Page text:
An international study, led by researchers from UNSW Canberra, has discovered the secret of bumblebees’ self-aware dexterous flight – with potential applications for the next generation of drones and autonomous vehicles.
Research lead author, Dr Sridhar Ravi, studied how bumblebees navigated through a tunnel with a series of gates featuring different-sized holes. The bees were able to successfully fly through the apertures, thanks to a remarkable sense of their own size and a detailed perception of the obstacles’ openings.
Dr Ravi said that by scanning the aperture, bumblebees were able to skilfully fit through the gates by manipulating the speed of their approach and posture, even flying sideways when the hole was smaller than their wingspan. A behaviour that required an awareness of their body shape and dimensions relative to those of the obstacles, this is the first time such evidence has been seen in flying invertebrates.
“Previous research had indicated that complex processes, such as the perception of self-size, were cognitively driven and present only in animals with large brains. However, our research indicates that small insects, with an even smaller brain, can comprehend their body size and use that information while flying in a complex environment,” Dr Ravi said.
Using ‘lateral peering’, a process where the bee scans a feature using depth perception and spatial awareness, the insects build a comprehensive map of the aperture and can change their body orientation to fit through the gap, similar to how humans rotate their shoulders to fit through a narrow doorway.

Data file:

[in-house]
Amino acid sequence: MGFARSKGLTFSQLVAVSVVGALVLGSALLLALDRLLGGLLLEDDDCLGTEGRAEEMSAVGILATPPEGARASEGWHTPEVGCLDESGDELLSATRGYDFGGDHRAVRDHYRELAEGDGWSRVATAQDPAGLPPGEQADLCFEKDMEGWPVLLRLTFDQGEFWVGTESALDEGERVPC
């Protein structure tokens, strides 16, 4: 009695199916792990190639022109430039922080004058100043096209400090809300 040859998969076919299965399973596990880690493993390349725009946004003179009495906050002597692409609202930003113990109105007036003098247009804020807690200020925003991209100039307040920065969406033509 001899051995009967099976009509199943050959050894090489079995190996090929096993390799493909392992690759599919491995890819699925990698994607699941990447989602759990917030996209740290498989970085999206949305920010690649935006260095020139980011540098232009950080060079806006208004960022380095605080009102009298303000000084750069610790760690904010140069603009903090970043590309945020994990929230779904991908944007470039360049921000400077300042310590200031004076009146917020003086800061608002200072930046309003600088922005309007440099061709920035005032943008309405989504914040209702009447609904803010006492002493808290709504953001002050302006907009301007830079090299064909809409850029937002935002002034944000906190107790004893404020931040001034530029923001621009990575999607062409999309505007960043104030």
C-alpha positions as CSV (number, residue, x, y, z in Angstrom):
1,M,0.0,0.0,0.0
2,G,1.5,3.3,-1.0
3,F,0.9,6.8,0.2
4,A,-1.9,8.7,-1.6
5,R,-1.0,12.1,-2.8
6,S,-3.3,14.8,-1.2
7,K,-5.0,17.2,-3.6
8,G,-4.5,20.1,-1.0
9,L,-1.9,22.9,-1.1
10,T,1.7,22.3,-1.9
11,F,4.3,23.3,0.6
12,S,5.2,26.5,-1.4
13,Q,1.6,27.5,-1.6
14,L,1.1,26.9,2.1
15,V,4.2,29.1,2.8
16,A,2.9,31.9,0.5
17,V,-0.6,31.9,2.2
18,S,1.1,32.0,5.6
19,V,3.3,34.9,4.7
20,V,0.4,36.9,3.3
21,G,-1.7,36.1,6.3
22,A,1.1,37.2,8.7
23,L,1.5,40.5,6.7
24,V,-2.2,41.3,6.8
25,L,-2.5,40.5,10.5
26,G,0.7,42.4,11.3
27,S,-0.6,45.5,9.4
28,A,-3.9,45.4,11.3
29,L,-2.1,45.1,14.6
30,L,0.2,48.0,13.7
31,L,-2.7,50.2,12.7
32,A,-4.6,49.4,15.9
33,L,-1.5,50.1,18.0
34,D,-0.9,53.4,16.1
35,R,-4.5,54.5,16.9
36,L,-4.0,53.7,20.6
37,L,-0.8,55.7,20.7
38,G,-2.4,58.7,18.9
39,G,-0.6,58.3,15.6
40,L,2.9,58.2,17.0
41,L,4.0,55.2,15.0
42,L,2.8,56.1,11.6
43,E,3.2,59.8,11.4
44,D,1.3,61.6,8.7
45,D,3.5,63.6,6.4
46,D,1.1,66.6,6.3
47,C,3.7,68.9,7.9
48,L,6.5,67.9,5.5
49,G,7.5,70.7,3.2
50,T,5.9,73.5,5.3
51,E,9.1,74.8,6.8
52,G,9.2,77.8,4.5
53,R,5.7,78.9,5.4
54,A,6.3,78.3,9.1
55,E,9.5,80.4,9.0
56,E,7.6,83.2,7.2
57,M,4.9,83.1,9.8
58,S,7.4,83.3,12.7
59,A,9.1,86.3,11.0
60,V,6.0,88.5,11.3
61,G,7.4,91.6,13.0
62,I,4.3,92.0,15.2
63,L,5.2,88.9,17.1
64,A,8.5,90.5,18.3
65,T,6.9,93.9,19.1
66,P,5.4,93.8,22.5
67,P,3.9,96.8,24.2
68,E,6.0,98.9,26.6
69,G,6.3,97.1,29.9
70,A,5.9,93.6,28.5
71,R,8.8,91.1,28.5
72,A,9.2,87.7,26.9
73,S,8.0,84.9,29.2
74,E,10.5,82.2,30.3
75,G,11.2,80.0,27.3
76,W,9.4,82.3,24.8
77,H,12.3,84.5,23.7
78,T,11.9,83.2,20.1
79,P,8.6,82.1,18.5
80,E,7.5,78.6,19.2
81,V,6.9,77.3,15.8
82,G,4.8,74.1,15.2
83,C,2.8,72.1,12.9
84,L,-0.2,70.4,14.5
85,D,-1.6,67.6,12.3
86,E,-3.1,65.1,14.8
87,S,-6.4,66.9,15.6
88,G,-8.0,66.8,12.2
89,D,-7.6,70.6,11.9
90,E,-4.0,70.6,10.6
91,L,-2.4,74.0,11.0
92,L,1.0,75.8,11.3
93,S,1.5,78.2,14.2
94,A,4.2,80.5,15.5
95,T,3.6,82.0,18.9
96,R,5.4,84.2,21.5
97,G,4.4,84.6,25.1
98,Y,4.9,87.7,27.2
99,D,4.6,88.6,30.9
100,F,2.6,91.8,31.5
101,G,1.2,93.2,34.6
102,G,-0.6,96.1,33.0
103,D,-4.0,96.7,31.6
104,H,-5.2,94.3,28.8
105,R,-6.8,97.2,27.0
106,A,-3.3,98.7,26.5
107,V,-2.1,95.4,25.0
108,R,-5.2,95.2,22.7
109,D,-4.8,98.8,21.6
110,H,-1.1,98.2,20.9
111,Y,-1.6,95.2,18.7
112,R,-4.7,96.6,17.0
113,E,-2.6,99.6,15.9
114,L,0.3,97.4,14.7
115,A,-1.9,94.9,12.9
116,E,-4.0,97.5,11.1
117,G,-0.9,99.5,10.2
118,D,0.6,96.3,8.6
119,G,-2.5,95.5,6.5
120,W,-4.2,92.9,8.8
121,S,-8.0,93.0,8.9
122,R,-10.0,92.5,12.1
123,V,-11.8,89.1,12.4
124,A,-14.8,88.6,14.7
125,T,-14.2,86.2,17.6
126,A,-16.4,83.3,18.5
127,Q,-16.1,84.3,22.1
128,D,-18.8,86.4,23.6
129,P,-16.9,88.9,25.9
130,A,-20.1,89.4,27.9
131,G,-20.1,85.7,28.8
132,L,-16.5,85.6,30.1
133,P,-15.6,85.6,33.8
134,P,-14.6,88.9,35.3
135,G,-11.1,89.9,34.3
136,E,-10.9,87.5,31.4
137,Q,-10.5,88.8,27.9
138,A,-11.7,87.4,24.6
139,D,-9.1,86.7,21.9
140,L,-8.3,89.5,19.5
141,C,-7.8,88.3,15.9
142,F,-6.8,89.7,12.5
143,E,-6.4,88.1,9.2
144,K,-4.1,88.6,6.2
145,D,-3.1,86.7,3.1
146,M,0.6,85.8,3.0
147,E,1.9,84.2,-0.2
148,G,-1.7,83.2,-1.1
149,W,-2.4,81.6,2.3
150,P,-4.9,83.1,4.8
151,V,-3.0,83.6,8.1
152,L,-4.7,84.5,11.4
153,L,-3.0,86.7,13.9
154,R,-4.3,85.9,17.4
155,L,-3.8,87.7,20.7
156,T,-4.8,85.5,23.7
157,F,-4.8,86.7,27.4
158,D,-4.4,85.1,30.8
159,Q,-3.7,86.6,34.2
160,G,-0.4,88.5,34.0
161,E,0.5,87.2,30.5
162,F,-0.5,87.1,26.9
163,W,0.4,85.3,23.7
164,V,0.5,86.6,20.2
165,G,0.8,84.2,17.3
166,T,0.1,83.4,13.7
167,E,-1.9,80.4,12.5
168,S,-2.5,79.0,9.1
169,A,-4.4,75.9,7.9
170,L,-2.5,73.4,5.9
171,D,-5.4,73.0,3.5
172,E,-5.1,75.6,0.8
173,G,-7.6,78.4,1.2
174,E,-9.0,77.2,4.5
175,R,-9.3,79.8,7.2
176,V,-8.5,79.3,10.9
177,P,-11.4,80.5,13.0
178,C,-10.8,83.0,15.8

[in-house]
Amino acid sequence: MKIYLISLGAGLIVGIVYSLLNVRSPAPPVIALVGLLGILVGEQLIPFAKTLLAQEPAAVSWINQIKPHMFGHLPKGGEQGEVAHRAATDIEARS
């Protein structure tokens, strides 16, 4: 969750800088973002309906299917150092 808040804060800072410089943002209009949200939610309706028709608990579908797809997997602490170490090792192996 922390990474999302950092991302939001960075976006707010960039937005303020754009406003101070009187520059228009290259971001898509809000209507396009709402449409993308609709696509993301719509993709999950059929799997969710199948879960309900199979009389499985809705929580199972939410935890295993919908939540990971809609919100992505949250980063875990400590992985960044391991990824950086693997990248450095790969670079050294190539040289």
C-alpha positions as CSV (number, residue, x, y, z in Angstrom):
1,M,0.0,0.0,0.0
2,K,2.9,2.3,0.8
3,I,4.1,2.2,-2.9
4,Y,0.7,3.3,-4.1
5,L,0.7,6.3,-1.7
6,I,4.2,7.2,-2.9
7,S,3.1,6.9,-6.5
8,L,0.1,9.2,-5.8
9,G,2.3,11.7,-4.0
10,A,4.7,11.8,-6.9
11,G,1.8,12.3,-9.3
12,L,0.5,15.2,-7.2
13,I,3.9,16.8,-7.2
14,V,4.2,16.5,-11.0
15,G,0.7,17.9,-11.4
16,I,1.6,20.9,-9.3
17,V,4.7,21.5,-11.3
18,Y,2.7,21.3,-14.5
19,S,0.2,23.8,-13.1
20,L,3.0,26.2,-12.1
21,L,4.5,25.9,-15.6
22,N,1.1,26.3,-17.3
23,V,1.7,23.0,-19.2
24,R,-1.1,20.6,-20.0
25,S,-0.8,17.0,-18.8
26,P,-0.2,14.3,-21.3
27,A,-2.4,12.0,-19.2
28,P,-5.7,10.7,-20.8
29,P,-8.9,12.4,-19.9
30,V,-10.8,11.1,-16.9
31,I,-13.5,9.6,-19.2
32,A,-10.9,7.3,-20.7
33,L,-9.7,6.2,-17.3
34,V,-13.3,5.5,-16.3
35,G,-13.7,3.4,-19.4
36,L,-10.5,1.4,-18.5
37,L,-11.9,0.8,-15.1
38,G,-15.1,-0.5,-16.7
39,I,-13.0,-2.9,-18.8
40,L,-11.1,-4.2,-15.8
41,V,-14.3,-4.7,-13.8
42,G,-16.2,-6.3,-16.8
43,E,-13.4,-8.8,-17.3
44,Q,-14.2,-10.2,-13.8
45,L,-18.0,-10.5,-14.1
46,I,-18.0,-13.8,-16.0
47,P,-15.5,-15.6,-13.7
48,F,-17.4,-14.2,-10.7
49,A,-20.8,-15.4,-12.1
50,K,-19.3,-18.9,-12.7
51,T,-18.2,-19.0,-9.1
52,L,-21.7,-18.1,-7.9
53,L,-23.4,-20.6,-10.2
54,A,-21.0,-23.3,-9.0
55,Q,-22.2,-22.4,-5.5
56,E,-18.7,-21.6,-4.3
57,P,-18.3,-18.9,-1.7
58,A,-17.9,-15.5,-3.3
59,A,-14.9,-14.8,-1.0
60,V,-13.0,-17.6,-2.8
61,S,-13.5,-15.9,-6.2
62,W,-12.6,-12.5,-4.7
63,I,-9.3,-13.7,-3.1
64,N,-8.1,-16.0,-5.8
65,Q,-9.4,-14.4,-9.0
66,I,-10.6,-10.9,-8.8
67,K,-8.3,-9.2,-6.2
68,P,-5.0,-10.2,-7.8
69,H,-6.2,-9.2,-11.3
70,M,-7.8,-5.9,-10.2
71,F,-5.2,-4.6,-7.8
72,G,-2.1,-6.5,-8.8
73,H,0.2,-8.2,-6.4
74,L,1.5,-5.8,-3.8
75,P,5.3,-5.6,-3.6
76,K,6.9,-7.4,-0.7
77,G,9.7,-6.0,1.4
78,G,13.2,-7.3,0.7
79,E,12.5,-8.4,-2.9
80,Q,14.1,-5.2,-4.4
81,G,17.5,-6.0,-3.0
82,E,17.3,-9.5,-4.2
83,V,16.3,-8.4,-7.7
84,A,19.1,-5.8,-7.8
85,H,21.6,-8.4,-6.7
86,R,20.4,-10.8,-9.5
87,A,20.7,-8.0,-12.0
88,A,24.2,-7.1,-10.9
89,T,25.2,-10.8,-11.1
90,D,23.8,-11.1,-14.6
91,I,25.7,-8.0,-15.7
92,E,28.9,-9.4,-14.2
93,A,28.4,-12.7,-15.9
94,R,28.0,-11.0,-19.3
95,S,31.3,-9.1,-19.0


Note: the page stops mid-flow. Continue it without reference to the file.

“We were amazed to see that in some instances, the bumblebees reorientated themselves sideways to fly through gaps they were unable to attempt head-on. The dexterity of these insects has really got us thinking about what other secret bee behaviours we could unlock,” Dr Ravi said.
The research also provides inspiration to apply the bumblebees’ attributes to robotics with potential applications for the next generation of drones and autonomous vehicle technology to deal with the challenges of flying in real-world conditions.
“Insects are fantastic models for robots because they have exceedingly small brains and yet they’re able to perform overly complex tasks. Over thousands of years nature has coded insects with some amazing attributes. Our challenge now is to see how we can take this and apply a similar coding to future robotic systems, enhancing their performance in the natural world,” Dr Ravi said.
The research, published in Proceedings of the National Academy of Sciences of the United States of America (PNAS), is a collaboration between researchers at UNSW Canberra, Bielefeld University, The Max Planck Institute, Brown University and The University of California.